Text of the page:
Book Review: THE BLUE BLAZES

PrintE-mail Written by Alister Davison

Review: The Blue Blazes / Author: Chuck Wendig / Publisher: Angry Robot / Release Date: Out Now

Mookie Pearl isn’t as sweet as his name might suggest. He’s a thug enforcer for the Organisation, a brute of a man who has left his wife and daughter behind in favour of his gangster life. Yet New York has more than a criminal underworld; below the city lurk goblins, snake-like Naga, ghosts, and vile dark gods that are stirring in their pits, waiting for release.

Only by taking a blue powder can a normal human see where these creatures have infiltrated our world, and it’s Mookie’s job to find them and stop them doing harm to his employers. Add to that the fact that his daughter has returned into his life, this time in opposition to the Organisation, and Mookie’s clearly a man with his hands full – especially as one of them wields a meat cleaver. All this adds up to something which, in the wrong hands, could have been a mess, a brainless hack-and-slash trip through a sinister city. Instead, we have something akin to the Die Hard of urban fantasy; one man against everything, protecting those he holds dear.

Keeping company with Mookie isn’t the easiest of journeys – it’s violent, brutal and full of foul language – but it’s a good one. Wendig’s a writer who grabs hold of the reader as if to strike a blow, but instead an arm slips around the shoulder and leads us deep into his fiction; we’re there, right in the thick of it, thanks to his superb present-tense narrative, but we can do nothing to alter events. To say he’s economic with words would be an understatement, but this means that every one matters and while his terse, often abrupt, style may not suit all tastes, it does guarantee a relentless ride through Pearl’s worlds.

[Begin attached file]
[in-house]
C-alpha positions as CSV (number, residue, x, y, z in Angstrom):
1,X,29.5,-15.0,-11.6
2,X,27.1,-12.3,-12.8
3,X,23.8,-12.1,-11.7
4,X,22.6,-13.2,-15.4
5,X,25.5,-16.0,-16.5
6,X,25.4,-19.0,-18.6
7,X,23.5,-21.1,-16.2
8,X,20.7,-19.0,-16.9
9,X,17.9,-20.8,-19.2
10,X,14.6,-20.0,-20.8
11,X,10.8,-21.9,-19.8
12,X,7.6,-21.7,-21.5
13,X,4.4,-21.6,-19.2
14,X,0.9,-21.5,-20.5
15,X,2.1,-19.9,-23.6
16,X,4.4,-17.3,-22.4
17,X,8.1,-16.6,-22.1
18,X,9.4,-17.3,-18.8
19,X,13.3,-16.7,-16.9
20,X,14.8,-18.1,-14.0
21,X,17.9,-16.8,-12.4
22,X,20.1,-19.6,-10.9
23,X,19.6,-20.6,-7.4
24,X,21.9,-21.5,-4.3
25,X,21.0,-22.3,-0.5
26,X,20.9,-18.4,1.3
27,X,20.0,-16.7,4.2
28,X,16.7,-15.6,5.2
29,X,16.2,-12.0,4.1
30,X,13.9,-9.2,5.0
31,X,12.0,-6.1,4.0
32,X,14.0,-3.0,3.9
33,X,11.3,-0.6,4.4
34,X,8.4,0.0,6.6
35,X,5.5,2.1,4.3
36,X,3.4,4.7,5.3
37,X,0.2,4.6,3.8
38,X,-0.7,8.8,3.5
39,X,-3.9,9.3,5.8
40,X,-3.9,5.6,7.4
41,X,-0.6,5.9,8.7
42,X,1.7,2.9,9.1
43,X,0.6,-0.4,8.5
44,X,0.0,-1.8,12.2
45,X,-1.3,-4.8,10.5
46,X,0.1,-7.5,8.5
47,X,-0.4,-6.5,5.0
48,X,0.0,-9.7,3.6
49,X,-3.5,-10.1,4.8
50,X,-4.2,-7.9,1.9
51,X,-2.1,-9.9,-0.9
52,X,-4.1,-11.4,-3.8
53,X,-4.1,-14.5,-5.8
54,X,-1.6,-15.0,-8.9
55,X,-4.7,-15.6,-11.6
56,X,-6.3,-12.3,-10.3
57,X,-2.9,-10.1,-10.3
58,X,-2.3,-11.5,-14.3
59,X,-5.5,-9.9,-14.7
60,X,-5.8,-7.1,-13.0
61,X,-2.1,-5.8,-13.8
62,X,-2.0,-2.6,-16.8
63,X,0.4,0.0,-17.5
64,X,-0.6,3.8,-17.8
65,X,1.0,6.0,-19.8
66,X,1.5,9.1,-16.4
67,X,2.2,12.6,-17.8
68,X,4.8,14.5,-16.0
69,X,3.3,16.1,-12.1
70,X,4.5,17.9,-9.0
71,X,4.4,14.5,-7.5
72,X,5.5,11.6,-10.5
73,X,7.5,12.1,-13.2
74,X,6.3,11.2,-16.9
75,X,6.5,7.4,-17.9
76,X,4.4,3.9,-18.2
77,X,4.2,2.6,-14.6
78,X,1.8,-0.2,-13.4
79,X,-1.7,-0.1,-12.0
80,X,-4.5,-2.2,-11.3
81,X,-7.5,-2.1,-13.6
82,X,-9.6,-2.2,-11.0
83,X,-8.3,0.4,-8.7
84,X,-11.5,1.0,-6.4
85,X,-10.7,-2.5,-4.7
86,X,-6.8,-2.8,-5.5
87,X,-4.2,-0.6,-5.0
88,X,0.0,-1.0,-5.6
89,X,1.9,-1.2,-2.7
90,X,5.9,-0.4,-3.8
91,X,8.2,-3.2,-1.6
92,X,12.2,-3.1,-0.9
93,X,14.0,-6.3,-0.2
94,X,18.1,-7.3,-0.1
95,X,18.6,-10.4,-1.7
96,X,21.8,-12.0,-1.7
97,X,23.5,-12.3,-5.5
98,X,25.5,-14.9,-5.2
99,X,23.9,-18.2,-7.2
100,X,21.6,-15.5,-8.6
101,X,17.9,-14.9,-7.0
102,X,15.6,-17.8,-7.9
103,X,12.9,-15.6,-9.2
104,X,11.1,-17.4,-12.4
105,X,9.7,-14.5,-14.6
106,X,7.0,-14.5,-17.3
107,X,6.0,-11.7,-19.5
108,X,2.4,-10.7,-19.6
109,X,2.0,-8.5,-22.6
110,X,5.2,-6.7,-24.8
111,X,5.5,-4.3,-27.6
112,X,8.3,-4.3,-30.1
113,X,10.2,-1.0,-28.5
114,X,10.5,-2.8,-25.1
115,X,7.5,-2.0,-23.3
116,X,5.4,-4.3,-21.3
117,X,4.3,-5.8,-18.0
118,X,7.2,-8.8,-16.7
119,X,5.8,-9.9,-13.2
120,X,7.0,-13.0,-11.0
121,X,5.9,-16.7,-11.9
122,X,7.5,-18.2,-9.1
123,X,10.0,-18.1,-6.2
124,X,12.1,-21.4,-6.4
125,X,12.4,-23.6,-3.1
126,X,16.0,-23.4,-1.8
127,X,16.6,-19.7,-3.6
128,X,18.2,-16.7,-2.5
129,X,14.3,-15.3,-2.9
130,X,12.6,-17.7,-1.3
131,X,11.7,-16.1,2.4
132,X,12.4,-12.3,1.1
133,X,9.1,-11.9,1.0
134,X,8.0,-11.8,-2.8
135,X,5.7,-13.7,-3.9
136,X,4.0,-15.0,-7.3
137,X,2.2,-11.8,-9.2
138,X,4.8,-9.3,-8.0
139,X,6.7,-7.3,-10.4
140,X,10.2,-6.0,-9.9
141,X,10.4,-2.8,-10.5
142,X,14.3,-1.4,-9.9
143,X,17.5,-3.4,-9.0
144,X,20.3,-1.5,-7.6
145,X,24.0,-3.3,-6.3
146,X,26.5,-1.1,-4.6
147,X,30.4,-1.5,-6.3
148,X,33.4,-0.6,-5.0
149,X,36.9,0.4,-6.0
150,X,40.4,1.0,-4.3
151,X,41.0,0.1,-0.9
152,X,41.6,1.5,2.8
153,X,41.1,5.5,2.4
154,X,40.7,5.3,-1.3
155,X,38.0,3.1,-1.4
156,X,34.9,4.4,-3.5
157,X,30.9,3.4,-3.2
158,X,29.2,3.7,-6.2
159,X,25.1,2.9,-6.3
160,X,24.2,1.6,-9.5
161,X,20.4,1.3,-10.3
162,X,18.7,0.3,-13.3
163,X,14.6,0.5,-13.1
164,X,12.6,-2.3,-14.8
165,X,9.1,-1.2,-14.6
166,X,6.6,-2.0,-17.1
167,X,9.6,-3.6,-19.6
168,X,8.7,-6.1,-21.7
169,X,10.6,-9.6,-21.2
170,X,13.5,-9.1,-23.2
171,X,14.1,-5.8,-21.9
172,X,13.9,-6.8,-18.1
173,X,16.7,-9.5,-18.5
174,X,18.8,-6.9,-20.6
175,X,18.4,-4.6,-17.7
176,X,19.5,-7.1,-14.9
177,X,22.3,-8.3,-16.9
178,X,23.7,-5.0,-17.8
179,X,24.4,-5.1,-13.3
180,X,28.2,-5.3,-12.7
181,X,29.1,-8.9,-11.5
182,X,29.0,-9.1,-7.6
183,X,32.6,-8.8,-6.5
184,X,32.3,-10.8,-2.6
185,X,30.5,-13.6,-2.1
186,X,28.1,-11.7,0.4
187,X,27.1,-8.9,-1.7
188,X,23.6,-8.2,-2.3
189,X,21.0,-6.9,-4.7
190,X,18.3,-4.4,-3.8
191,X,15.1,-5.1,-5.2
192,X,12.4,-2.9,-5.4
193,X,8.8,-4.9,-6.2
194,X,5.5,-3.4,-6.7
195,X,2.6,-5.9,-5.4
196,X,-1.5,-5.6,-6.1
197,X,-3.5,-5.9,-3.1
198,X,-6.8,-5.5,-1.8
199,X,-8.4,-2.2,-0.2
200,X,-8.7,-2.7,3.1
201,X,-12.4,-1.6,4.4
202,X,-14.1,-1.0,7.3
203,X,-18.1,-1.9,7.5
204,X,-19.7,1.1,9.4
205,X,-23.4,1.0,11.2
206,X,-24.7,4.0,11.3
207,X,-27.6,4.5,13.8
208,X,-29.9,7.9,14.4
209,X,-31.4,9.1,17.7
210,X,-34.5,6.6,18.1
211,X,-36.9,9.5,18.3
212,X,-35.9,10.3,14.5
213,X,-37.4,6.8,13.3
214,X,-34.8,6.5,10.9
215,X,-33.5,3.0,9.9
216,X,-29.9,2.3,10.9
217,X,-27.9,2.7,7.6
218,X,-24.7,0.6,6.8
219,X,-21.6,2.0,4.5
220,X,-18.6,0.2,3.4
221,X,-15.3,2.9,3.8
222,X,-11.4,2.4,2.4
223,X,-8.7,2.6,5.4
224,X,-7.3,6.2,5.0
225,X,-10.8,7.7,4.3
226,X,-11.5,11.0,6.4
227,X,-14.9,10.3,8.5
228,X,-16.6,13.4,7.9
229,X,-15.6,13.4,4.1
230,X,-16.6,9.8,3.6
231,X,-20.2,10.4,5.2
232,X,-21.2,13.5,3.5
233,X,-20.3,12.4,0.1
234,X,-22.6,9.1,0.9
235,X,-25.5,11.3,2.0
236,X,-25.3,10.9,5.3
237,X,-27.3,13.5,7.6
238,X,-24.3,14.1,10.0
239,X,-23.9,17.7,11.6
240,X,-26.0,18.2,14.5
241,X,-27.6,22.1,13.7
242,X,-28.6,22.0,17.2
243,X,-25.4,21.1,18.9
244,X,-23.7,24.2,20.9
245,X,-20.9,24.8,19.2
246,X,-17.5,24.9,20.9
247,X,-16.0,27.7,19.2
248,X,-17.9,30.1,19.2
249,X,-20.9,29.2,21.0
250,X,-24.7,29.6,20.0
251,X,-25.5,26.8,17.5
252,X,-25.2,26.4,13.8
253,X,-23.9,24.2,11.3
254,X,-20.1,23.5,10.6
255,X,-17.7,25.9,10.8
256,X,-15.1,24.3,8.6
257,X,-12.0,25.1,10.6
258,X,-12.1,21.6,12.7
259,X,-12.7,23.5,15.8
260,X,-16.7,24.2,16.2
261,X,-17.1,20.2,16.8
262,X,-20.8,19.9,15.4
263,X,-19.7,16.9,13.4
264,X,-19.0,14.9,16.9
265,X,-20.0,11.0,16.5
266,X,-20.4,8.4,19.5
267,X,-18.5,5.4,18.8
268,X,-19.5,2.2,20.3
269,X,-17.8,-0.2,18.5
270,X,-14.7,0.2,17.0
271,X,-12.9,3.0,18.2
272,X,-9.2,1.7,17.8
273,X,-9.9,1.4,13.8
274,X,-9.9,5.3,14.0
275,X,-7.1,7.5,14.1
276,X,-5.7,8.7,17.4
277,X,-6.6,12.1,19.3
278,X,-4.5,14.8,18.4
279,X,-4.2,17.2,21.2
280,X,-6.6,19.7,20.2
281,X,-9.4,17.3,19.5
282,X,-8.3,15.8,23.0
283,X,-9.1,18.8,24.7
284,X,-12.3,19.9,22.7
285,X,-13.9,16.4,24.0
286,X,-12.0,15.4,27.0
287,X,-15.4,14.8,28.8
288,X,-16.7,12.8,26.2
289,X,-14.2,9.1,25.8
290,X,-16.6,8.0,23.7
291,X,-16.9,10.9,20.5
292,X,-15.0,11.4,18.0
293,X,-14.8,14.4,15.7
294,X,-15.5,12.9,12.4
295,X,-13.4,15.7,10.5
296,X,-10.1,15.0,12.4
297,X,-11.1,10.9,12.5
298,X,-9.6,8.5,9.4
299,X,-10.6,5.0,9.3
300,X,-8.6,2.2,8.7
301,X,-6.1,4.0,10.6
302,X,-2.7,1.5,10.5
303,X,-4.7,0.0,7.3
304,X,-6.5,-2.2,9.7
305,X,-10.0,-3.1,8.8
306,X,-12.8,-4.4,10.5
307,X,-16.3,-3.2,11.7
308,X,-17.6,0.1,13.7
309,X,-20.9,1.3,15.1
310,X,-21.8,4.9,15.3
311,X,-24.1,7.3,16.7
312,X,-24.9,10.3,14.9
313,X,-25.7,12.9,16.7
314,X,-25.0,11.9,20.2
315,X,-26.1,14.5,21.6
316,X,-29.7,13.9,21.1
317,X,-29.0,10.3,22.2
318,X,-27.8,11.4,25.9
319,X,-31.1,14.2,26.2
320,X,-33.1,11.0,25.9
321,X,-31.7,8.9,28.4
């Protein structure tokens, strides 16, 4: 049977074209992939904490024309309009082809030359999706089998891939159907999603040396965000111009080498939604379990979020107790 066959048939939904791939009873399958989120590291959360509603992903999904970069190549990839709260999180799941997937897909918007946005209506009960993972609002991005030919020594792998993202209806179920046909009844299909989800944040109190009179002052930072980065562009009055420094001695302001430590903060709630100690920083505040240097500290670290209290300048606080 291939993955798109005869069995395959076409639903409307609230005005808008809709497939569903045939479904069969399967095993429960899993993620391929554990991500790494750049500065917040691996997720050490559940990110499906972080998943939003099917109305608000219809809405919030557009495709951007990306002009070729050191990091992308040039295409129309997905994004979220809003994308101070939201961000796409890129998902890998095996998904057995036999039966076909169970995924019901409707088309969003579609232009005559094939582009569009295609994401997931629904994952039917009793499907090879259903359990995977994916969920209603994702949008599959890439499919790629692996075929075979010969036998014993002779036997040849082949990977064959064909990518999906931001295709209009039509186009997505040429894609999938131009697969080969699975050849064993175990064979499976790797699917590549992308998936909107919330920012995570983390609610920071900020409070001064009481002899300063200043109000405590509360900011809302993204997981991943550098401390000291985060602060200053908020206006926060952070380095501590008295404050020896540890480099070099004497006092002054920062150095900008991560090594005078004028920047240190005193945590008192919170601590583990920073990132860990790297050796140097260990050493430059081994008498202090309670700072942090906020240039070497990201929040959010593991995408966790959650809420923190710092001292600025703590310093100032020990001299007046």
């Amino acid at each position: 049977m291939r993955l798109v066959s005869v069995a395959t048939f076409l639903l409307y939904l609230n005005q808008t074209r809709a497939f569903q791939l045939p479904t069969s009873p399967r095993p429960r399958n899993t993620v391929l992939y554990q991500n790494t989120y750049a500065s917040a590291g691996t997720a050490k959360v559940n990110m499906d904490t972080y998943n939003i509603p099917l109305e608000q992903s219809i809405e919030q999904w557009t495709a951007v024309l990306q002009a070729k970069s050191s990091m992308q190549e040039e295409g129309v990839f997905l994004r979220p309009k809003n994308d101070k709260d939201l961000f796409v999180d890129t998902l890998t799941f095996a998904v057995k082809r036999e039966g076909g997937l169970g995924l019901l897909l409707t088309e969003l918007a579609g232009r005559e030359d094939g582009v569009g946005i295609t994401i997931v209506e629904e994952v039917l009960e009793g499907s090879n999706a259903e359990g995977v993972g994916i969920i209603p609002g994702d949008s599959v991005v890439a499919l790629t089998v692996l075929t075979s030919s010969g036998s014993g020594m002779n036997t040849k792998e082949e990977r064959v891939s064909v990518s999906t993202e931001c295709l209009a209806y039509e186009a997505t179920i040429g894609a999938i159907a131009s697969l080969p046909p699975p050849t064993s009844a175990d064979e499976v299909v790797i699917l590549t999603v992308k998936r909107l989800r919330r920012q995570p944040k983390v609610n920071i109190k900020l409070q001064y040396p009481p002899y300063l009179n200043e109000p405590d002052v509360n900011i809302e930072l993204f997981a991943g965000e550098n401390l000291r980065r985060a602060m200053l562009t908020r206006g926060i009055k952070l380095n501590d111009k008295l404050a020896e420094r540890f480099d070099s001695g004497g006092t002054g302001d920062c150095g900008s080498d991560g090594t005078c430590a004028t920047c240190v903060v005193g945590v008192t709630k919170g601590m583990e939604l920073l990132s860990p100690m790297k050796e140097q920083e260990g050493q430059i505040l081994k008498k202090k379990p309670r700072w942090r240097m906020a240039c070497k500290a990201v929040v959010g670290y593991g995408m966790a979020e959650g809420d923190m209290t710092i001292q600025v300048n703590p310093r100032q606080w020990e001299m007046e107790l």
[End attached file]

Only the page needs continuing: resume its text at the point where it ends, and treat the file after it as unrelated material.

For something so fantastical, The Blue Blazes is remarkably believable. The characters who populate the novel feel real, their motivations and actions understandable and relevant. To call this ‘hard-boiled’ would be an understatement; the dialogue is sharp, the stakes are high and, because we are so involved in the story, most twists come as a complete surprise, even though on later reflection they seem obvious. Rounded off with an emotional finale, The Blue Blazes is a serious contender for book of the year.


Suggested Articles:
As the title suggests, this large format, hardback book is divided into three parts. The first part
They’ve called Imber the ‘lost village’ ever since the British Army moved in at the beginning
When Drew Finch’s trouble-prone brother Mason is expelled from school and sent to the Residential
As several nations rebuild themselves after simultaneous invasion by two races of giants, a bard rel
scroll back to top

Add comment

Security code
Refresh

Other articles in Book Reviews

ALIENS: PAST, PRESENT, FUTURE 17 October 2017

THE LOST VILLAGE 17 October 2017

THE TREATMENT 17 October 2017

A PLAGUE OF GIANTS 15 October 2017

BEFORE 15 October 2017

THE WORLD OF LORE – MONSTROUS CREATURES 15 October 2017

ALIEN: COVENANT ORIGINS 15 October 2017

THE GENIUS PLAGUE 15 October 2017

STAR WARS ART: RALPH MCQUARRIE – 100 POSTCARDS 15 October 2017

WHAT THE HELL DID I JUST READ? 13 October 2017

- Entire Category -

Sign up today!
Banner
Banner
Banner
Banner
Banner